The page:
Sandra Mahlakwana, a grade eight pupil, enrolled at Ezakheni this year. Sitanani, her erstwhile primary school, was multigrade. She said the multigrade system should be abolished “because it disturbs many children”.
The Ezakheni principal, Linette Spies, said: “For me, the fact that the learners came to this school at a right time of their youth and development [stage, is], a very important intervention that these learners will benefit from.
“They were neglected for an extremely long time. What’s very important is that the learners must also experience the very best.”
Zwo Nevhutalu, a former head of the Limpopo education department, is an advocate of the replacement of smaller schools with boarding schools.
“In sparsely populated areas, I believe that [boarding schools] are really the solution,” he said.
Getting it together: Pupils at the Izimbali Combined Boarding School in Amsterdam. (Oupa Nkosi, MG)
He said that when he headed Limpopo education, “I visited many small schools, and I can tell you the performance was always very poor. When you get a school producing a 0% pass rate, very often it was a small school and a school facing challenges of [the number of] educators and multi-grade teaching.”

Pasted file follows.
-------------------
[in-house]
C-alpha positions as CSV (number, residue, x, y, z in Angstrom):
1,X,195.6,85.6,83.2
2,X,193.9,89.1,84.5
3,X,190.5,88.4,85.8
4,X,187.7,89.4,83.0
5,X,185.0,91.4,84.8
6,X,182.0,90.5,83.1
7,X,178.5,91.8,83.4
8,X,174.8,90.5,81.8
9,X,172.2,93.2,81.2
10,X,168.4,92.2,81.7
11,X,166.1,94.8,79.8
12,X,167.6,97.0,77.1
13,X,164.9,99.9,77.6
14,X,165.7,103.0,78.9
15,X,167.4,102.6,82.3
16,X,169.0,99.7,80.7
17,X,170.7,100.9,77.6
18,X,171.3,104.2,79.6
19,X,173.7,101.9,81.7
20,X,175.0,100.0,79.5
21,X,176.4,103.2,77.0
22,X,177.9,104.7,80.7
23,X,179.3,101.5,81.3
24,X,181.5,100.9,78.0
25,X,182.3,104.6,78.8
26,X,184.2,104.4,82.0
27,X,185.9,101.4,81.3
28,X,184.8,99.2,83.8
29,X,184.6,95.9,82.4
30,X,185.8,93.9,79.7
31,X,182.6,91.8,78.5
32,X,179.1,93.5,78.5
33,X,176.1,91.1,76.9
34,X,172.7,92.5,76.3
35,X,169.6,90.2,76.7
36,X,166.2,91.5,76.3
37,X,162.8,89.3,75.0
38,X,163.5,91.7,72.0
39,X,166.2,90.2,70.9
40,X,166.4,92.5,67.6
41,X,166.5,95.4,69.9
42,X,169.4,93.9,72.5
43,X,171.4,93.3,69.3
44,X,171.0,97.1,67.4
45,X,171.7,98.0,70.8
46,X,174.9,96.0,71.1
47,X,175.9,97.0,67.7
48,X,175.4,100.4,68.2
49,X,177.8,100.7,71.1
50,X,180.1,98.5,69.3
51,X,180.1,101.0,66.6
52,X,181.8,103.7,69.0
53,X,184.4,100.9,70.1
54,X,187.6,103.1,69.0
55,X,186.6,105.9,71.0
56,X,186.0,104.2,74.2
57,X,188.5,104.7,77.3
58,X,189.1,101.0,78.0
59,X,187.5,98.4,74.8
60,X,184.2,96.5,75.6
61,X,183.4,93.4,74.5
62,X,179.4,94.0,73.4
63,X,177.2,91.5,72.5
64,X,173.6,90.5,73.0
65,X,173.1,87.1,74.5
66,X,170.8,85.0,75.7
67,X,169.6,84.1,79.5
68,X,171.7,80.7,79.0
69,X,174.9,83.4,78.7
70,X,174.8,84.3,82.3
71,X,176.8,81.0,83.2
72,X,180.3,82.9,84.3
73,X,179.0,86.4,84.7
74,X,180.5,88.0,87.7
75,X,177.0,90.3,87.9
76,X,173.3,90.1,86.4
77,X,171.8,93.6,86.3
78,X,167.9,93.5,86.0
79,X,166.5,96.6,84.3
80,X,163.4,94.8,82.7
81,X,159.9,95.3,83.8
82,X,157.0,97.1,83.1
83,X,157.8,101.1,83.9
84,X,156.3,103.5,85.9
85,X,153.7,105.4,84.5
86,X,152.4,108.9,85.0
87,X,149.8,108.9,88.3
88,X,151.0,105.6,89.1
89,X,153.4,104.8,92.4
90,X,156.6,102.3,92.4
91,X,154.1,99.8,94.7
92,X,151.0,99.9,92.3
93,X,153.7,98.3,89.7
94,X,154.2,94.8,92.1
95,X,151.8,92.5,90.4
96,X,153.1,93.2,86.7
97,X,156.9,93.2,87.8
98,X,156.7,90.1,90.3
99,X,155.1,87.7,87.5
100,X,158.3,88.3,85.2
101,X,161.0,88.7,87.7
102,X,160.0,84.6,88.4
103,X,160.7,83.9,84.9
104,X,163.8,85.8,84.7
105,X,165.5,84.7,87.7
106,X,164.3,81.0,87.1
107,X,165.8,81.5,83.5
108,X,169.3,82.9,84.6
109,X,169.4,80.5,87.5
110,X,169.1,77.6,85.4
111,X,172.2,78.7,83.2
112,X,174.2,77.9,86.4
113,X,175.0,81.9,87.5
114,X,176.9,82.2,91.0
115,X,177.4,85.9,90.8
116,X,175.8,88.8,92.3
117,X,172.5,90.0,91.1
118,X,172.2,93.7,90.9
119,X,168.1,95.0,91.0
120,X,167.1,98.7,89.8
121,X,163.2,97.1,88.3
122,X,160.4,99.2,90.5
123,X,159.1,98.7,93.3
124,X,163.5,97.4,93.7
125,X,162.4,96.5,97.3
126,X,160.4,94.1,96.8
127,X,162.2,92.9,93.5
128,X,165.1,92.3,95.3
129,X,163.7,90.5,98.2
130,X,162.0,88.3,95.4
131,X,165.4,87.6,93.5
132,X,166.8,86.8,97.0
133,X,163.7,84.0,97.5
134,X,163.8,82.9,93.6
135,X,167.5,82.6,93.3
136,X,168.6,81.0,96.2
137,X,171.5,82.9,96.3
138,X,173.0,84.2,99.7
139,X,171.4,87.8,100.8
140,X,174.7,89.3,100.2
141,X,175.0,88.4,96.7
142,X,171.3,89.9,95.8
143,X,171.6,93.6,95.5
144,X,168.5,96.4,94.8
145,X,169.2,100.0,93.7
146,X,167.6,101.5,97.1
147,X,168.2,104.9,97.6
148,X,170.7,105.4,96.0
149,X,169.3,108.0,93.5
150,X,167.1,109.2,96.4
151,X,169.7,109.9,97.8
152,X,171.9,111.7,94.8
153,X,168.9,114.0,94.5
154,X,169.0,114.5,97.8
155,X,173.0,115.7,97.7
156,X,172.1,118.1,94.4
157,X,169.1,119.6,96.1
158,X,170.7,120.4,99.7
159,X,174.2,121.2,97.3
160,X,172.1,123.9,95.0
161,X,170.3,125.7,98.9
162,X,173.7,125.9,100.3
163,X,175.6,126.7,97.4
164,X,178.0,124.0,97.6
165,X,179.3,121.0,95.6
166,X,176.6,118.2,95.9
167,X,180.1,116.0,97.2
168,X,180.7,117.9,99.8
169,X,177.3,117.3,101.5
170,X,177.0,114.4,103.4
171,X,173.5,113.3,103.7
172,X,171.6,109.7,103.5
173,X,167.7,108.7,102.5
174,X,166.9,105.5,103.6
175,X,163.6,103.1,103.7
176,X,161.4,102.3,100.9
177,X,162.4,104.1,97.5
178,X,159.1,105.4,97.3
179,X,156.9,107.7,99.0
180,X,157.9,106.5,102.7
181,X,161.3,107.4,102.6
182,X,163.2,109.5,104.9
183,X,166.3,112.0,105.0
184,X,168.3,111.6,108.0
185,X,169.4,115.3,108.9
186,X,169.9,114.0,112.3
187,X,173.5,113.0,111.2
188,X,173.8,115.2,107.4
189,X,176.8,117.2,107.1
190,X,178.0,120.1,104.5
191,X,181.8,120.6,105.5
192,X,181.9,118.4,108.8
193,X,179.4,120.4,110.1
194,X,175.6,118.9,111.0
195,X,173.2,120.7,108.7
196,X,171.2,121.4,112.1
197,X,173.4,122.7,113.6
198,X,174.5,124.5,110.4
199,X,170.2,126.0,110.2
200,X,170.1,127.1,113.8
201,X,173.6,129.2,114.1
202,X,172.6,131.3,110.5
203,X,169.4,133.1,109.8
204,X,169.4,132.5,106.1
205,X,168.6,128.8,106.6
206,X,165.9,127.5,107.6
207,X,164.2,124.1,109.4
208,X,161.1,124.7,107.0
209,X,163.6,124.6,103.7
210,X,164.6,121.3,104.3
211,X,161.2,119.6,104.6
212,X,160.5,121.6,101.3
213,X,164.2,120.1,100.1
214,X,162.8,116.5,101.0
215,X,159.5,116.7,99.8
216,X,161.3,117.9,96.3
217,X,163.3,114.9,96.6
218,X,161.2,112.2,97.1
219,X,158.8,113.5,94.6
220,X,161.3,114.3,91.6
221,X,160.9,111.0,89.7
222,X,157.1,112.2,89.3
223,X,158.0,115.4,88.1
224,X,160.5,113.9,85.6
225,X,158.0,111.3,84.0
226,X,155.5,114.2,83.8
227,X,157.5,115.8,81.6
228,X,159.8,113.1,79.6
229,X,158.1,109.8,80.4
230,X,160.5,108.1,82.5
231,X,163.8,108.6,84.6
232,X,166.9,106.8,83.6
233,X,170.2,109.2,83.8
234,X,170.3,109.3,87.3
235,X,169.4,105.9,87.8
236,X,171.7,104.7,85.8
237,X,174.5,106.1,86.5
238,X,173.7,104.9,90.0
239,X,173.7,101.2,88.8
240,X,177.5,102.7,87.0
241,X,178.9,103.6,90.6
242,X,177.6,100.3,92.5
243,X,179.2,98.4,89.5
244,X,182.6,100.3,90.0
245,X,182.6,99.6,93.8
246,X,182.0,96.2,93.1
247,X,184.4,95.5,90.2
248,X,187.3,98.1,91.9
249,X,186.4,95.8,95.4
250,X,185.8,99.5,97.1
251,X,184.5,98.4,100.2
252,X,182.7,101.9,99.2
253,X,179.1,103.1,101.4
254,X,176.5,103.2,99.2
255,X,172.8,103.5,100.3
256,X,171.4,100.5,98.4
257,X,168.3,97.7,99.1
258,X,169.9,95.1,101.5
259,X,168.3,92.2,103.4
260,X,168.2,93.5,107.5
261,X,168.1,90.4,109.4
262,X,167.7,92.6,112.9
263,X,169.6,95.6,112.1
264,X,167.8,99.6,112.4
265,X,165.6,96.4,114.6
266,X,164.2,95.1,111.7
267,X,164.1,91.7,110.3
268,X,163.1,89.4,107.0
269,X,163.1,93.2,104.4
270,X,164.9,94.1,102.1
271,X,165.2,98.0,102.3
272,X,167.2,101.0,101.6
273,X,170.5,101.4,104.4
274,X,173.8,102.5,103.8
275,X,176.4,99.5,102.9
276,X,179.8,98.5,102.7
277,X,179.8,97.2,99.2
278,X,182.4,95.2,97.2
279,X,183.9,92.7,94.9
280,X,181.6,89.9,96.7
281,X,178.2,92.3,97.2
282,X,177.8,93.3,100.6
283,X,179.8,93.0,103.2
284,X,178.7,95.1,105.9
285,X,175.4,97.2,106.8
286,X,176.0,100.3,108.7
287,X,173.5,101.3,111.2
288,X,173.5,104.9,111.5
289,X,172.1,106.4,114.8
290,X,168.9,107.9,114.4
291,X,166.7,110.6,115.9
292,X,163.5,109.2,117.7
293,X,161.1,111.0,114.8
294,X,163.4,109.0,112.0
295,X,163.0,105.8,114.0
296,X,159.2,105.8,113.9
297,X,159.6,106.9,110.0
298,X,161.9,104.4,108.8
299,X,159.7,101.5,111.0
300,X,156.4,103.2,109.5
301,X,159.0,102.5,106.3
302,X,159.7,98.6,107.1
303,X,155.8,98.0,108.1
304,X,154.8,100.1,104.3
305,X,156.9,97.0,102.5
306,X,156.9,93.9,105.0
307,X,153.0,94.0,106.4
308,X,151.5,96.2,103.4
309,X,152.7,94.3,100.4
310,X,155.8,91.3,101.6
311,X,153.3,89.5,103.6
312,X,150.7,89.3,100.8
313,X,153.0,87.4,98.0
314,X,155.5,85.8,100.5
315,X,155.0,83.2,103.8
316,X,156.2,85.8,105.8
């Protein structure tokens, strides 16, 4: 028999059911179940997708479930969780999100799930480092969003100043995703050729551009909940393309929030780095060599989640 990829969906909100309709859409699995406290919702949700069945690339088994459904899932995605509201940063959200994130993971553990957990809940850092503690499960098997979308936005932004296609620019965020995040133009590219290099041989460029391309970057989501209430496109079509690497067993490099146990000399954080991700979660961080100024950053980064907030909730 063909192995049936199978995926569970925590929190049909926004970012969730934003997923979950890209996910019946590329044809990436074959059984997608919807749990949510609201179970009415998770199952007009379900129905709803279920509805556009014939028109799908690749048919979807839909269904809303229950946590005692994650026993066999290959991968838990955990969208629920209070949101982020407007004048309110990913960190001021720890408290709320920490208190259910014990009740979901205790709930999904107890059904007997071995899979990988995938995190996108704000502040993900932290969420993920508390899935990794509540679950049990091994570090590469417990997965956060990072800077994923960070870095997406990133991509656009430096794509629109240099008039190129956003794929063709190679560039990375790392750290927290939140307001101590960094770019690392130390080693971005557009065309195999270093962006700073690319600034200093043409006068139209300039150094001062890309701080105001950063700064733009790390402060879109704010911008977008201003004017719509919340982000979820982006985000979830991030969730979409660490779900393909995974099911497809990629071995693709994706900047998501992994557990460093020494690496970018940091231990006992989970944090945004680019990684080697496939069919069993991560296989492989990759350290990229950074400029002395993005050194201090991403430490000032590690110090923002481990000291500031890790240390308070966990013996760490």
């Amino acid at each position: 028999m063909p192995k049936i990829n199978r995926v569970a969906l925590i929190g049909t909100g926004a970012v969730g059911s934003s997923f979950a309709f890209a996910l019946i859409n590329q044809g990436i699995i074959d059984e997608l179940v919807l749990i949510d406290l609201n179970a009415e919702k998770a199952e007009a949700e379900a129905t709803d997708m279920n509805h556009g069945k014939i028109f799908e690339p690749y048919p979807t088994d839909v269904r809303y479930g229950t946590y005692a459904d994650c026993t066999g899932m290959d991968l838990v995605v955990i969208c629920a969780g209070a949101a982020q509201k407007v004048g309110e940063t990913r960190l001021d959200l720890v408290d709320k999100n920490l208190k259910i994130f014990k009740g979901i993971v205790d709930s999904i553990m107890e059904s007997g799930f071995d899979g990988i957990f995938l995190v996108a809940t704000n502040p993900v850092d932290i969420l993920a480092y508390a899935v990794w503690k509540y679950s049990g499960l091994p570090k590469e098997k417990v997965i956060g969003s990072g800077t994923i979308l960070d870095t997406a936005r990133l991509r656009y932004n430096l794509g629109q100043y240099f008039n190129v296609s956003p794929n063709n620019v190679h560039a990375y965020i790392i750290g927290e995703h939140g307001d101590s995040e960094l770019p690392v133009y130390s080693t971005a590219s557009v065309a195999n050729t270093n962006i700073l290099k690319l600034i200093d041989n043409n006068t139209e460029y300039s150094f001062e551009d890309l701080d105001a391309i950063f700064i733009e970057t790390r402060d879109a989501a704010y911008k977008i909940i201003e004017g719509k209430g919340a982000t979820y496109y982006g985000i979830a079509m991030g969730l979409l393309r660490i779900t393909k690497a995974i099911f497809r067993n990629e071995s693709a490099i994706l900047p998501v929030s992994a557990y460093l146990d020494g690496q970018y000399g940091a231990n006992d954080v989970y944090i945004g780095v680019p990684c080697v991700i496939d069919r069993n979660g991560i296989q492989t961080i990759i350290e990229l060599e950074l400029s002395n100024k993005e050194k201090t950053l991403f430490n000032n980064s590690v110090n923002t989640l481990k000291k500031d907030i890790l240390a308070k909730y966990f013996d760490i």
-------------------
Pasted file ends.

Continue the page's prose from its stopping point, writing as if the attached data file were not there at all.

Jasper Zwane, the Mpumalanga education department spokesperson, said by 2015 “there will be four [public] boarding schools” in the province. “The number of the so-called small schools will be radically reduced within the province.”
With some pupils as young as six, Nkosi said he needed to exercise “intense monitoring” at his boarding school.
“You have to know what is happening – where, when and who’s doing what and at what time,” he said.
A “plus” for the family man from eLukwatini, an Mpumalanga town, is that “I stay at the school 24 hours [a day]”.
There is also as much playing as learning at Izimbali – there are toys on the doorsteps of grade R classrooms.
After the pupils had their supper, Nkosi said he “makes sure the learners study”.
“After that we take them to the dormitories, switch off the lights and they sleep. I monitor things are OK before I go to bed.
“At 3am, I’m up to see to it that the cooks are there in the kitchen, preparing breakfast and everything is okay.
“Since they stay here 24 hours, seven days a week, you have to manage their academic life and hostel life. You must always be there to support them.”
Thanjekwayo said the children at Izimbali were in a much better environment than on farms where their parents worked.
“Here they get proper nutrition and grandparents no longer have the burden of feeding children with their grant money.”
Zwane said: “Some of the learners at these boarding schools are from child-headed families and they now have people to lean on at all times.”